- The Washington Times - Monday, September 24, 2007

The works of American artist Edward Hopper (1882-1967) touches different people in different ways, in ways some people find difficult to explain.

At Tuesday’s viewing and dinner heralding the new Edward Hopper show at the National Gallery of Art, Roger Sant, a member of the museum’s Trustees Council, named the artist’s “Chop Suey” from 1929 as his favorite painting, saying “I don’t know how, but it just connects to me.” The scene is two women seated together inside a restaurant with the words Chop Suey in bright lights outside.

“Nighthawks” — the art moderne diner scene of 1942 — was the choice of patron Ruth Leffall when asked about the painting she felt she identified with most of all. “But I don’t know why. It’s people in a cafe drinking coffee, and I don’t drink coffee. It’s the colors. … There is such loneliness. It captures something,” Mrs. Leffall said.

Calling the exhibit “wonderful … beyond my wildest imagination,” artist Lou Stovall, another Trustees Council member, opted for one of the many lighthouses — “Captain Upton’s House,” a 1927 work owned by actor Steve Martin — “because it’s so rich and ravishing. There is an elegance about it,” Mr. Stovall said.

Cristian Samper, the scientist who is acting secretary of the Smithsonian, was attracted to images of the coastline of Maine — a logical choice for “a biologist interested in natural history. “I can imagine the landscape under my feet,” he said. Sen. Patrick J. Leahy of Vermont mentioned paintings he called “those old farmhouses” as reminders of his home state.

Corcoran Gallery of Art Director and President Paul Greenhalgh enthused about the painting loaned from his own institution (“Ground Swell,” 1937) and also waxed rhapsodic over “Night Windows” (1928), which shows the backside of a woman from the exterior of a building at night. “Hopper expresses the melancholy appeal of the city. He is so laconic and open,” Mr. Greenhalgh noted.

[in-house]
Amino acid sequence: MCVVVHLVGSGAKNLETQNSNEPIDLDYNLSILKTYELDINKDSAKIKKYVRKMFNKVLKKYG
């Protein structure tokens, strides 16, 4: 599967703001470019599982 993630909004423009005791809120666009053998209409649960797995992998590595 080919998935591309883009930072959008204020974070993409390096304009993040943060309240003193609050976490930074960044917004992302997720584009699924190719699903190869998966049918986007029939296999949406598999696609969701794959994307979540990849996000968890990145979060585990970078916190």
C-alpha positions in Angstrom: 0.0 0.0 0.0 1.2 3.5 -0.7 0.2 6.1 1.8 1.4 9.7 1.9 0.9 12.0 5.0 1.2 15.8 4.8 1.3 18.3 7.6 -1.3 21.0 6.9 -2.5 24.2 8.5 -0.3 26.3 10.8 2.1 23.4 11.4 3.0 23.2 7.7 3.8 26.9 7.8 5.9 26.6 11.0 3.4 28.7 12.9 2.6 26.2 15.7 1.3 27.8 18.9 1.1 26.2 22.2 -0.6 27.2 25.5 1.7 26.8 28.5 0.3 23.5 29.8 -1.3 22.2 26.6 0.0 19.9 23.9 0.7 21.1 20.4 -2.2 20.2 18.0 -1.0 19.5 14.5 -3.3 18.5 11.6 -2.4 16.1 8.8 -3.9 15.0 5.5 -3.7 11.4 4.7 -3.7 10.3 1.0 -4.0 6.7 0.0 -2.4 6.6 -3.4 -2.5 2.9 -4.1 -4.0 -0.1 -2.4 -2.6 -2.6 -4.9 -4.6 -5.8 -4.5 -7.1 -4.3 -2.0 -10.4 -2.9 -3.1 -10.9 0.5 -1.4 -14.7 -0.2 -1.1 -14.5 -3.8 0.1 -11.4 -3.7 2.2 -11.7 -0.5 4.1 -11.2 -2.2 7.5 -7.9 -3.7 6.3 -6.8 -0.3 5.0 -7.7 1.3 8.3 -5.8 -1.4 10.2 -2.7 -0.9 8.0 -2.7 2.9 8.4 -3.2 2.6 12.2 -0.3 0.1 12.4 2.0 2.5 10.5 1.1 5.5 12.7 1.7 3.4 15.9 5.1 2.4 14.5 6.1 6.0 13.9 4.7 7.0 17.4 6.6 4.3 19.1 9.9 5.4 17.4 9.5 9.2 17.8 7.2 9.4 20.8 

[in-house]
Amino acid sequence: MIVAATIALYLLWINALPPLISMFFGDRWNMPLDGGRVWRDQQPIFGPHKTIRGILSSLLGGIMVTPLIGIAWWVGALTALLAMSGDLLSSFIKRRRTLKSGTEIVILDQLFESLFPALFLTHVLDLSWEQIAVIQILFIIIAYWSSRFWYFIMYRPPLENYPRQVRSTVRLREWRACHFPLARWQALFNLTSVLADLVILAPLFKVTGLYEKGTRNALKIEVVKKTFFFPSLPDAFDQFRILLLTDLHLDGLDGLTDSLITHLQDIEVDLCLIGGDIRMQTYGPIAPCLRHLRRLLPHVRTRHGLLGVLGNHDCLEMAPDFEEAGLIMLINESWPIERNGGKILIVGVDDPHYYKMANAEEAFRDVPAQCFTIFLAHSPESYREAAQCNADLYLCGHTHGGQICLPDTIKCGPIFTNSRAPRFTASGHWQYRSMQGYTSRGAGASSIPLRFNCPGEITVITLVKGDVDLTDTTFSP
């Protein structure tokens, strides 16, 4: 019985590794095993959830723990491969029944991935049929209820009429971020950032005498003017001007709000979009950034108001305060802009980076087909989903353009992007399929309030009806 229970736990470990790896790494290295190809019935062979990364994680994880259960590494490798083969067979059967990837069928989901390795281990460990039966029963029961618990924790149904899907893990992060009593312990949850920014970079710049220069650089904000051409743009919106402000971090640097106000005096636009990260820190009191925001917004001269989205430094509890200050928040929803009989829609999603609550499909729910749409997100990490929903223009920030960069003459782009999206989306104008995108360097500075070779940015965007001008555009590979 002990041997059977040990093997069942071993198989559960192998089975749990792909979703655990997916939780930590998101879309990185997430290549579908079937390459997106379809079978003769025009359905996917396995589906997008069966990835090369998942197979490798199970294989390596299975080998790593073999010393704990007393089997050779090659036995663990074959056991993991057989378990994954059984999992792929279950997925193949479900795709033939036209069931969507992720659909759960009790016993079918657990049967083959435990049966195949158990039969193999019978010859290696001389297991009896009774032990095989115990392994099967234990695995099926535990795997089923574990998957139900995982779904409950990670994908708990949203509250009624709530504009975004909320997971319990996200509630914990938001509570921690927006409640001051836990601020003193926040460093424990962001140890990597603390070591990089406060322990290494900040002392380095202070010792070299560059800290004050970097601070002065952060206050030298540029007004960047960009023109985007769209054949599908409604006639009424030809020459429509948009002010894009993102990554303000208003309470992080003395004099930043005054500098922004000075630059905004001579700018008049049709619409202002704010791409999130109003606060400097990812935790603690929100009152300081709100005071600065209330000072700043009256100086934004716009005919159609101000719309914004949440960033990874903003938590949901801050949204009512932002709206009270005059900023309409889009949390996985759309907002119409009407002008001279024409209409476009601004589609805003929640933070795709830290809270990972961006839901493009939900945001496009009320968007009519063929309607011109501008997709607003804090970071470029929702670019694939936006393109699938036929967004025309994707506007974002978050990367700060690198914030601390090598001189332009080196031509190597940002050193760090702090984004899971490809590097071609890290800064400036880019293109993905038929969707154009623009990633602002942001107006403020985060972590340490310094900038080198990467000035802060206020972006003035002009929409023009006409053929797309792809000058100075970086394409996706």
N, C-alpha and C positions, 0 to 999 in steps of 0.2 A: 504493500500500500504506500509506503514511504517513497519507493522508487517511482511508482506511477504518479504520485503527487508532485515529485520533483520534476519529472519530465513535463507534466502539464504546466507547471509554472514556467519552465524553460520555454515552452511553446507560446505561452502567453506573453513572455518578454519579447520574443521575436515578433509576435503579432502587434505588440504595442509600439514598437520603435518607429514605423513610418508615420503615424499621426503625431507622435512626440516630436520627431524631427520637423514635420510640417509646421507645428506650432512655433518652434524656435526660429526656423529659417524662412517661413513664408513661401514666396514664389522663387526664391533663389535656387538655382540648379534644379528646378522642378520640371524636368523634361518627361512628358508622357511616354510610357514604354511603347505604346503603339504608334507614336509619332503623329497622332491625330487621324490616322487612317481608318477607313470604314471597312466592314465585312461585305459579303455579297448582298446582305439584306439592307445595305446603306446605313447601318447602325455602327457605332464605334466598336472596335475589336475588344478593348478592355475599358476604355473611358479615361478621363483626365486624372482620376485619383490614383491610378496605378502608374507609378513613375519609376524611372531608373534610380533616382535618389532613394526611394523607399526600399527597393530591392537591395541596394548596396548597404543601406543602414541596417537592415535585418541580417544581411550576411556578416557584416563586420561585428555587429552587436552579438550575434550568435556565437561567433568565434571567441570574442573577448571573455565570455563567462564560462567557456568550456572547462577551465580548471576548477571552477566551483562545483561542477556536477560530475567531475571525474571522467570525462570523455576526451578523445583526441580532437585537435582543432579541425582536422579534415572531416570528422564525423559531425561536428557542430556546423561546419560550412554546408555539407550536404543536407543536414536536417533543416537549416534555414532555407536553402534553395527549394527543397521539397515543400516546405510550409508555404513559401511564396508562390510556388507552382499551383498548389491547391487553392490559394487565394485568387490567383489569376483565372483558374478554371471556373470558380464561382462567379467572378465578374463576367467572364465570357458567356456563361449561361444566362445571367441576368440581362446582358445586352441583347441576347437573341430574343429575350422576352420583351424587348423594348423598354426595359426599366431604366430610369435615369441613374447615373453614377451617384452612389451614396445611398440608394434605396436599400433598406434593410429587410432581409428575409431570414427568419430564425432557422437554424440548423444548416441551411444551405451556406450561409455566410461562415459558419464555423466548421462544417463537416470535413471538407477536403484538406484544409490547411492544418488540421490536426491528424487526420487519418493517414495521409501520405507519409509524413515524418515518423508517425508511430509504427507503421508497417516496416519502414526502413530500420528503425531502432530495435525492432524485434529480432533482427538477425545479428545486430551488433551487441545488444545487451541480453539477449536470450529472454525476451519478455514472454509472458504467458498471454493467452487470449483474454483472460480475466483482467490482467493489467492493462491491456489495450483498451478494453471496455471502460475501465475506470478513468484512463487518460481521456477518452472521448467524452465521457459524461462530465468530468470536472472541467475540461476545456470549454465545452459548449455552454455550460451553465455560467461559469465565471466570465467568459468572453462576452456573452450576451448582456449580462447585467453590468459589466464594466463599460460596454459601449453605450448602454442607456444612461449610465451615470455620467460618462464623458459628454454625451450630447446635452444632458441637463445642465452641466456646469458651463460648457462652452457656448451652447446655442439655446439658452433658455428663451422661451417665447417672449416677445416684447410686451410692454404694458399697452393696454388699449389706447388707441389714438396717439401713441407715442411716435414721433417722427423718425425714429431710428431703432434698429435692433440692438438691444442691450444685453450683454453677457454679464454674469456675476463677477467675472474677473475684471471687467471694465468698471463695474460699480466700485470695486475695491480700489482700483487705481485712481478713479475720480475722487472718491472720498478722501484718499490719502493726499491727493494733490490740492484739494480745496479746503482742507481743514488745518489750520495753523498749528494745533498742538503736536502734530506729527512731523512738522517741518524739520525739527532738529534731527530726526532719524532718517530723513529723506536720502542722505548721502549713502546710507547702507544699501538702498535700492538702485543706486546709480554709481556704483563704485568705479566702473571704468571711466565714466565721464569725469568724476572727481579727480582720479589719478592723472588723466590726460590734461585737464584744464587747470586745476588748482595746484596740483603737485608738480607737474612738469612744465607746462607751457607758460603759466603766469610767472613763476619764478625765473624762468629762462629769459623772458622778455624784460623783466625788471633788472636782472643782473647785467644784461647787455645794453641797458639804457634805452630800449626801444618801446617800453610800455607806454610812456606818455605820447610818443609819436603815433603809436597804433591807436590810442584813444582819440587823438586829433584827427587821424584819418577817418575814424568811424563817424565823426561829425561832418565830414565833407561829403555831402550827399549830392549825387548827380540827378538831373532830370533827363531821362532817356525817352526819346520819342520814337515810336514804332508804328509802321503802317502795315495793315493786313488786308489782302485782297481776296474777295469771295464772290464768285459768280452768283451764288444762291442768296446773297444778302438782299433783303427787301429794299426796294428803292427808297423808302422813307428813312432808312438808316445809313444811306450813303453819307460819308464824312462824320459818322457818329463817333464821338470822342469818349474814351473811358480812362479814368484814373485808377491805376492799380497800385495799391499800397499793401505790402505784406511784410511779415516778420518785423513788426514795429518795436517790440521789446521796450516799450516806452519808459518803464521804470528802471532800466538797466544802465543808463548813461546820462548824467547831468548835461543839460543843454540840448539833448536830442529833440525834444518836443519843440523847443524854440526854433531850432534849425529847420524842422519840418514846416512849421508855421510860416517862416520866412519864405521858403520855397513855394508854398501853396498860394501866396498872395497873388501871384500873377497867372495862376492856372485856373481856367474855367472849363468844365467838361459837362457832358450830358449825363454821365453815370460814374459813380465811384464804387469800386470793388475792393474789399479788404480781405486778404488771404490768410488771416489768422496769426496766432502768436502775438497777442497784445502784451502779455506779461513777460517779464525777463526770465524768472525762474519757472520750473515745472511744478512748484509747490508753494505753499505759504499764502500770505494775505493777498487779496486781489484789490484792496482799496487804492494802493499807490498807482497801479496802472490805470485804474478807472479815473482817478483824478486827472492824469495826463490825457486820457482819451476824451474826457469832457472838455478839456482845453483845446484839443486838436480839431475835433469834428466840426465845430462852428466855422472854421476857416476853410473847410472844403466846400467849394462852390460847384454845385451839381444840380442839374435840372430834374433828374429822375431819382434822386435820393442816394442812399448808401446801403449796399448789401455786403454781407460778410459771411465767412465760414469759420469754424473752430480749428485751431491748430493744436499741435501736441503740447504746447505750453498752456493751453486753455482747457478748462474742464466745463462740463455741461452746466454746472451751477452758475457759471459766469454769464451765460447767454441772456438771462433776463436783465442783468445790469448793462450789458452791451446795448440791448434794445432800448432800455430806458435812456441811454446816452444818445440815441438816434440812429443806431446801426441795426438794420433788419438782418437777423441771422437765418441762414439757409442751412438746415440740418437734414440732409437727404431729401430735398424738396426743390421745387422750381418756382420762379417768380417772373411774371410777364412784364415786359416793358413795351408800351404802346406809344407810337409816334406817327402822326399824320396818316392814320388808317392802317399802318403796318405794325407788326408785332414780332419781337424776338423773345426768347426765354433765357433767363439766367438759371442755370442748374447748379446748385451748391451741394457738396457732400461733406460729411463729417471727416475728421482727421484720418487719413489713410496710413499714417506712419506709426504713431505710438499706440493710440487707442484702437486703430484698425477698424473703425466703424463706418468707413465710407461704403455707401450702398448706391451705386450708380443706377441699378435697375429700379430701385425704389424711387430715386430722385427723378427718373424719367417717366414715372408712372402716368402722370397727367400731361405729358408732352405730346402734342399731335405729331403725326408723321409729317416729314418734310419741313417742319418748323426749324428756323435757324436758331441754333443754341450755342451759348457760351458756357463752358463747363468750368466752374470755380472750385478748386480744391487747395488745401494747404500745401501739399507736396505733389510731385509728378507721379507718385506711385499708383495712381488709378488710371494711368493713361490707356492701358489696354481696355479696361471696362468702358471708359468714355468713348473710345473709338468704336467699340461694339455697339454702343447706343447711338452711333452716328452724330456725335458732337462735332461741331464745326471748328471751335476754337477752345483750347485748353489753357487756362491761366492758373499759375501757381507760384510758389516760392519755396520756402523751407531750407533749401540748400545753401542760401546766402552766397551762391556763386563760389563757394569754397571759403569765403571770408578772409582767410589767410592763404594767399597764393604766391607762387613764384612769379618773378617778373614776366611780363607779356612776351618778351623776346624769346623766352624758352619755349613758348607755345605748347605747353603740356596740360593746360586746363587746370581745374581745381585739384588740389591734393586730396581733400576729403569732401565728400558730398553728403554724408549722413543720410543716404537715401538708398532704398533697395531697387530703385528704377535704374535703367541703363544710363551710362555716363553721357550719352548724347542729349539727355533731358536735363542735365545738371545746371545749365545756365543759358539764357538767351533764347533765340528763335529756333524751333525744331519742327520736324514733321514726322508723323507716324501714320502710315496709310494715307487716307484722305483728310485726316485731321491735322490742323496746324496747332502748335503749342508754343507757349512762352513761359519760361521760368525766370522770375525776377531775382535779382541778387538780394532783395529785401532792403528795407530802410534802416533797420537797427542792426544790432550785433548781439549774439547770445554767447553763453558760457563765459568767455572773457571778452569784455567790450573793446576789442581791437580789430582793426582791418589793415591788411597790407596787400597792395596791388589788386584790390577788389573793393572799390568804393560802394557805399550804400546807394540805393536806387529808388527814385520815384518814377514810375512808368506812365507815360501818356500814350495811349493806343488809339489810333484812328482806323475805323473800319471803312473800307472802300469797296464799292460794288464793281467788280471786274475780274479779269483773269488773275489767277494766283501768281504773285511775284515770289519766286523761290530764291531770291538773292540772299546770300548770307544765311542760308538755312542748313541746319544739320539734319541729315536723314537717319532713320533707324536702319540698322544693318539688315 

Reactions are telling, said Calvin Cafritz, also a member of the Trustees Council. “Although you don’t know if it is because of the person or the painting,” he said

If everyone present could agree with Vicki Sant, president of the NGA board of trustees, that the artist “produced some of the best loved pictures in American art,” no one was more articulate or vocal in his appreciation than Ralph W. Shrader, chairman of Booz Allen Hamilton, the exhibit’s corporate sponsor.

Mr. Shrader, an electrical engineer by trade, spoke of Mr. Hopper’s ability to “truly evoke the power of place — places that live in our own memories, and places that live in the collective consciousness of the American experience.”

“Whether we grew up traveling the back roads of America or walking the streets of Europe or Asia, we’ve all been there … to the places in Hopper’s paintings. And, we can relate personally to the power of place he stirs in our memories and imagination.”

Mr. Shrader chose the painting “Gas,” a 1940 work in oil, to explain the nature of their appeal. He said it reminded him of his youth, when he drove the back roads of Virginia with his family on their way to visit relatives near Roanoke. “We stopped at an old gas station and general store in Parisburg, Va.; I got a cold Dr. Pepper and looked out on that place — the place Edward Hopper captured in ‘Gas.’

“Hopper has been described as a painter of the melancholy and ‘noir’ — but I feel wonder in his places,” Mr. Shrader said. “ ’Gas’ reminds me of when oil was a symbol of adventure — not a matter of global security. It makes me feel happy and hopeful.”

The evening’s menu had an evocative note as well, especially a cleverly designed dessert imitating in white and brown chocolate one of Mr. Hopper’s houses, The confection was complete with windows on one side — undoubtedly one facing north, a painter’s preferred light.

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